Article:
Thursday, 11 January 2018: 2:00 PM
412 (Hilton) (Austin, Texas)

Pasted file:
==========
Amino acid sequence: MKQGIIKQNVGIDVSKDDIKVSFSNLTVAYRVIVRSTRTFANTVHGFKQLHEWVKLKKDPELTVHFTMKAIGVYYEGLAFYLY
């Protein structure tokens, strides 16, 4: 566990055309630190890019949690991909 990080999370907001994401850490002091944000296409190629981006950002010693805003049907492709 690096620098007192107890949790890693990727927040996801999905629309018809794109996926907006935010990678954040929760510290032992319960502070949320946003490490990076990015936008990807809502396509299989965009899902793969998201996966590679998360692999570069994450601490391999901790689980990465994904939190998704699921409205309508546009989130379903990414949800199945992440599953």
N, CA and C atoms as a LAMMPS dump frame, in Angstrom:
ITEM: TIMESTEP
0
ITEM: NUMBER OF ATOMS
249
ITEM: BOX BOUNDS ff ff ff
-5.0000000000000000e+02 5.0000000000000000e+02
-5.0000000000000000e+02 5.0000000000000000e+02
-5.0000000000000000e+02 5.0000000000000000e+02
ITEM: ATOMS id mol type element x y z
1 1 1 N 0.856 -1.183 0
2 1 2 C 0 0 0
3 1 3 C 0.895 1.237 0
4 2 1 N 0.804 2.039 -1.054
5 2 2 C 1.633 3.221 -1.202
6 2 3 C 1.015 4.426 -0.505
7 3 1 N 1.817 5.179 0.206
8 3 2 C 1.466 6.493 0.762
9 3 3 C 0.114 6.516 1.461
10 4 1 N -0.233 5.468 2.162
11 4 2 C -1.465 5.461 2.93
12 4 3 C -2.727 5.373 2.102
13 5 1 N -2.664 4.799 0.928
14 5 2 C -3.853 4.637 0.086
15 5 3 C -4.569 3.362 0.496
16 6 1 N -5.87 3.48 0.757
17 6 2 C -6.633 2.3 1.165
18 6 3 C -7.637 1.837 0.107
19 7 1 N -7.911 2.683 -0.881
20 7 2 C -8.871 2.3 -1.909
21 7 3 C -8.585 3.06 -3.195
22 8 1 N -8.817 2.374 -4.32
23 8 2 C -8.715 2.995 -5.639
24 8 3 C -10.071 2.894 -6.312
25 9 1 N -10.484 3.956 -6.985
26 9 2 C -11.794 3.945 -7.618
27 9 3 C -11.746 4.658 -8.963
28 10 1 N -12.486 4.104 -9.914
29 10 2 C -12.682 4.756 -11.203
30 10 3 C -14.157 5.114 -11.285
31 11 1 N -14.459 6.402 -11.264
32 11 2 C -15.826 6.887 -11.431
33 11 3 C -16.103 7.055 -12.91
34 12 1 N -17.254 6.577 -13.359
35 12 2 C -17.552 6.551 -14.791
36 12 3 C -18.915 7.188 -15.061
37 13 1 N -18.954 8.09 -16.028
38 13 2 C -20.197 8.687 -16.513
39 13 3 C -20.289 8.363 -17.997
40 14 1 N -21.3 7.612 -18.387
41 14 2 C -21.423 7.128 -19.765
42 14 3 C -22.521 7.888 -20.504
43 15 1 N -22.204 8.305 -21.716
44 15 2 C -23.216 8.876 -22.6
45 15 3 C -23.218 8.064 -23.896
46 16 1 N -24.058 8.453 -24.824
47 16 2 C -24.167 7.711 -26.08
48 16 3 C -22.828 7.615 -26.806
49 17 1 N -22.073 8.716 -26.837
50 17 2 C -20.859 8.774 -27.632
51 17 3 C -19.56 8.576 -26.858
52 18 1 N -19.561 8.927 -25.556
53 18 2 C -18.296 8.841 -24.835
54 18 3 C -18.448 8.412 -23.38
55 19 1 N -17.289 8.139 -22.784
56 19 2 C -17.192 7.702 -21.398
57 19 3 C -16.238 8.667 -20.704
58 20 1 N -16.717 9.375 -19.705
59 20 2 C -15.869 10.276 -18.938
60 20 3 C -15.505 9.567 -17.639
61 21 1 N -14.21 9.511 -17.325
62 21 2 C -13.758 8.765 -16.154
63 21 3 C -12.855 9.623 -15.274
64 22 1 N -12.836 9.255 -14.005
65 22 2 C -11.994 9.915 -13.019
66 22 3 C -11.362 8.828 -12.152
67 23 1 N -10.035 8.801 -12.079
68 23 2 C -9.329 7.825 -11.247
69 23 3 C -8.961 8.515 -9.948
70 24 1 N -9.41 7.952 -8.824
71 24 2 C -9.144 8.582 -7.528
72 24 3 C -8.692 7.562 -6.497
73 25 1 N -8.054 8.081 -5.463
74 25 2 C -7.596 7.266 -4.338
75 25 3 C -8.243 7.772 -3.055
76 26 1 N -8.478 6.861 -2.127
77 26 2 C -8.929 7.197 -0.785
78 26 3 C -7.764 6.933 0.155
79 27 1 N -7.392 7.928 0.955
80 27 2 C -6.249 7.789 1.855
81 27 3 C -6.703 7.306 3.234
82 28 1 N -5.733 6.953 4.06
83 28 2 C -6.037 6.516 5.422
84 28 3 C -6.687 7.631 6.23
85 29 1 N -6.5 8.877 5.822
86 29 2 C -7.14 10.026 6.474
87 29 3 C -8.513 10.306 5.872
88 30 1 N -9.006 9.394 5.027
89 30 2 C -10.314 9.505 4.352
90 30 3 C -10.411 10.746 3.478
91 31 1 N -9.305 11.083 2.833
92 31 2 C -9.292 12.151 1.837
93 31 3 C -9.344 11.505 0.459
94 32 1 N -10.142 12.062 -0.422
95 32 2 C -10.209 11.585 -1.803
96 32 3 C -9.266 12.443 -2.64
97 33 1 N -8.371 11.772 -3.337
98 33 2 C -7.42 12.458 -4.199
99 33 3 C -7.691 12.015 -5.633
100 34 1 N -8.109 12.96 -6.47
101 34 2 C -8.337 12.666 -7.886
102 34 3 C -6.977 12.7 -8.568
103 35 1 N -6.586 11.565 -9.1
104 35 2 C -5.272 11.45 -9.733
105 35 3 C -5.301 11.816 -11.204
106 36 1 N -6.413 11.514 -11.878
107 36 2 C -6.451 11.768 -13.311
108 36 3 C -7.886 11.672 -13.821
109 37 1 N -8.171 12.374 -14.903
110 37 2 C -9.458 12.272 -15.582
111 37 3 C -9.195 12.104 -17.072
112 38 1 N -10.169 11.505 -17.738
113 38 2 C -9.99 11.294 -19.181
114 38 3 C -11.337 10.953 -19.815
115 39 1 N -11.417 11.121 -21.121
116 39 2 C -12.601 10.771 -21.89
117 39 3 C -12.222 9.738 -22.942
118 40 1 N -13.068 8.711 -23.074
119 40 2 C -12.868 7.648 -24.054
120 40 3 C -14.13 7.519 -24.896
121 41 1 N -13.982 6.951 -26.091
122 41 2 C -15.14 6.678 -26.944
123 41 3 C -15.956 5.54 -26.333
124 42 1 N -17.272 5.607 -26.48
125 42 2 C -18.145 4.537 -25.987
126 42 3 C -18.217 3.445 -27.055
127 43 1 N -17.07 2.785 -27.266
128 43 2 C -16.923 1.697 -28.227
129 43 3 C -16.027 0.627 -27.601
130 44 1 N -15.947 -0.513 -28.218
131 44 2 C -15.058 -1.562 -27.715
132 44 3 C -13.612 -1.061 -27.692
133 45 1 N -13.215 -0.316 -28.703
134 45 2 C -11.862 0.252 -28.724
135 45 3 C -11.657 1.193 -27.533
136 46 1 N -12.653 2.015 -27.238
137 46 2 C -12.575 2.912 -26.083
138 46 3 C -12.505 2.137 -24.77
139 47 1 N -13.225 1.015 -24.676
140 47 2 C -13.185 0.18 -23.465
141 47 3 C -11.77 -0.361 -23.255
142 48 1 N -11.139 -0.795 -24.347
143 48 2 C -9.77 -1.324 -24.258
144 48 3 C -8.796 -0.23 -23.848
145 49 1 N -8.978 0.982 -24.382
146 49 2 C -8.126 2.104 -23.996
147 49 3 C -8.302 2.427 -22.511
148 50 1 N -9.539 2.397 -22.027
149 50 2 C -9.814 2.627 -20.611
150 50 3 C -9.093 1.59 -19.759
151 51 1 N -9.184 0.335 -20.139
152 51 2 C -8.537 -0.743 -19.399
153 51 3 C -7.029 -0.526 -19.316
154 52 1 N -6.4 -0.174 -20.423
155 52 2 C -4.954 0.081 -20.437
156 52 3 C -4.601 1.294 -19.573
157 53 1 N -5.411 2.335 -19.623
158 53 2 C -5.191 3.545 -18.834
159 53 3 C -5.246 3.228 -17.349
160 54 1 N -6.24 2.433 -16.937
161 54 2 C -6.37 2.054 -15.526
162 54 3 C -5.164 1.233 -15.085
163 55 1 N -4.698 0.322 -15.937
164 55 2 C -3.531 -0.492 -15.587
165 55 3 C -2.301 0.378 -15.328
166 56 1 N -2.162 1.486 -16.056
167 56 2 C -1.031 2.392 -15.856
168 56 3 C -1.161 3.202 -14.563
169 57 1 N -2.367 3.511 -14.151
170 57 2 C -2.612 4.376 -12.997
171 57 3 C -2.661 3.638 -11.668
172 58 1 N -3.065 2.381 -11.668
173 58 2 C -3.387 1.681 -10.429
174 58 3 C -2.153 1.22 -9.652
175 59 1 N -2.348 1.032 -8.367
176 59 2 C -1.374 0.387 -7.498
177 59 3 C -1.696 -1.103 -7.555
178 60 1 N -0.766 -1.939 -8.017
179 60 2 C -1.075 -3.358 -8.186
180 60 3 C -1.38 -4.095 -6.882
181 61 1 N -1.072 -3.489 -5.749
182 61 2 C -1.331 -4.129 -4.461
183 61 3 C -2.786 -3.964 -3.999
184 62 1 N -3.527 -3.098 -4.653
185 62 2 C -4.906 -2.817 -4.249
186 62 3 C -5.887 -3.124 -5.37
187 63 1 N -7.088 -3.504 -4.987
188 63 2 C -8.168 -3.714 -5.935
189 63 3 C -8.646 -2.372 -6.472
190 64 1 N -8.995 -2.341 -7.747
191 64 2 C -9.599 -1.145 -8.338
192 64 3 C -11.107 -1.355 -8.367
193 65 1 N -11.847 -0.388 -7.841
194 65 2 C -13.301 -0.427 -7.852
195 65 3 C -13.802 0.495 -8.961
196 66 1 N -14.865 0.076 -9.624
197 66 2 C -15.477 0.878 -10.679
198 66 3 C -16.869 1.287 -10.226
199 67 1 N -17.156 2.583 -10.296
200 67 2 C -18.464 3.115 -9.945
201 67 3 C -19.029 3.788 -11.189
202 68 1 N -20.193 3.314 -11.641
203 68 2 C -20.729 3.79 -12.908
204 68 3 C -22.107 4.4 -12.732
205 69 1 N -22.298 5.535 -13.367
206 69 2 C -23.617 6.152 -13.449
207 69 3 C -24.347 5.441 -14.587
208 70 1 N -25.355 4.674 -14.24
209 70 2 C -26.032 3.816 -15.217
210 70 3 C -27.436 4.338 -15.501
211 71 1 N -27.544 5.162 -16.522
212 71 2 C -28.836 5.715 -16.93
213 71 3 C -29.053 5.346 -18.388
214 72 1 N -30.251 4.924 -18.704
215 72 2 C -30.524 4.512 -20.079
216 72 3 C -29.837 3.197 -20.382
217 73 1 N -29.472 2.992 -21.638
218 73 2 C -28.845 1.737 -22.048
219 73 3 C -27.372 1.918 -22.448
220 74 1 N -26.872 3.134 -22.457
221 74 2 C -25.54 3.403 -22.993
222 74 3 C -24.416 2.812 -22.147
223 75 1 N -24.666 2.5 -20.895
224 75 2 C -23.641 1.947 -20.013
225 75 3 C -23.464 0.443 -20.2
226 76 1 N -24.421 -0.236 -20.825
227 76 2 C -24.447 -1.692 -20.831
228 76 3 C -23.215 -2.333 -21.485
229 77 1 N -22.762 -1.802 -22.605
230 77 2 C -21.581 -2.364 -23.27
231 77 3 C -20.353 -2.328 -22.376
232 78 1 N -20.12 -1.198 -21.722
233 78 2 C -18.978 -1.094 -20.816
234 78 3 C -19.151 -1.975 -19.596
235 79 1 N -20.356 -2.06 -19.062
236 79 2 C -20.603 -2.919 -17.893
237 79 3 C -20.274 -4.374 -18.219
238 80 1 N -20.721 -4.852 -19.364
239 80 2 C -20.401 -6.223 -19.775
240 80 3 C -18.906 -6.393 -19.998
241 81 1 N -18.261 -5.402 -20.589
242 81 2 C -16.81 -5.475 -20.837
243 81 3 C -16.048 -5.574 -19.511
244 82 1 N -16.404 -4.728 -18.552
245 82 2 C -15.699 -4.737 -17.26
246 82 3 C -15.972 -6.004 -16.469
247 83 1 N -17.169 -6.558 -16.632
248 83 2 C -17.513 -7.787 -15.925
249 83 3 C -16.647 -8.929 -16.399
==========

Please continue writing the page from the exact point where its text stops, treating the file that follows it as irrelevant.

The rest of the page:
This study is aiming to investigate the temporal and spatial variation of tropospheric ozone over the coast of northern California using ozonesonde data from Bodega Bay (BBY) and Half Moon Bay (HMB) during the California Baseline Ozone Transport Study (CABOTS) in the summer of 2016. Additionally, Trinidad head (THD) weekly ozonesondes are also utilized to evaluate the temporal and spatial variation along the coast. The goal is to quantify the exchange of lower and upper tropospheric ozone via large scale subsidence in association with synoptic conditions. The MERRA2 reanalysis data, OMI satellite datasets, and model simulations (e.g., WRF-Chem and RAQMS) are employed to evaluate the vertical distribution of ozone and the linkage between synoptic conditions and ozone profile characteristics. More than five cases are selected from last summer’s BBY launch according to the profile characteristics and synoptic conditions at the time. Preliminary results for the case from May 30 to June 2 show the evolution of ozone distribution due to the synoptic effects: the high ozone layer became thicker in the mid-troposphere during the four days while the ridge was building up over the Pacific Ocean, the southwest of California coast and the subsidence was becoming stronger. THD which is over 400 km apart from BBY, shows obvious different ozone vertical distribution from BBY especially the upper level troposphere. With extremely dry air layer, the main source of the BBY upper tropospheric ozone is from stratospheric intrusion. On the other hand, the higher ozone and more moisture upper layer of THD are more likely from horizontal transportation due to the strong wind. It is anticipated that the quantitative results will advance our ability to better monitor upper tropospheric ozone distribution in the Bay Area.
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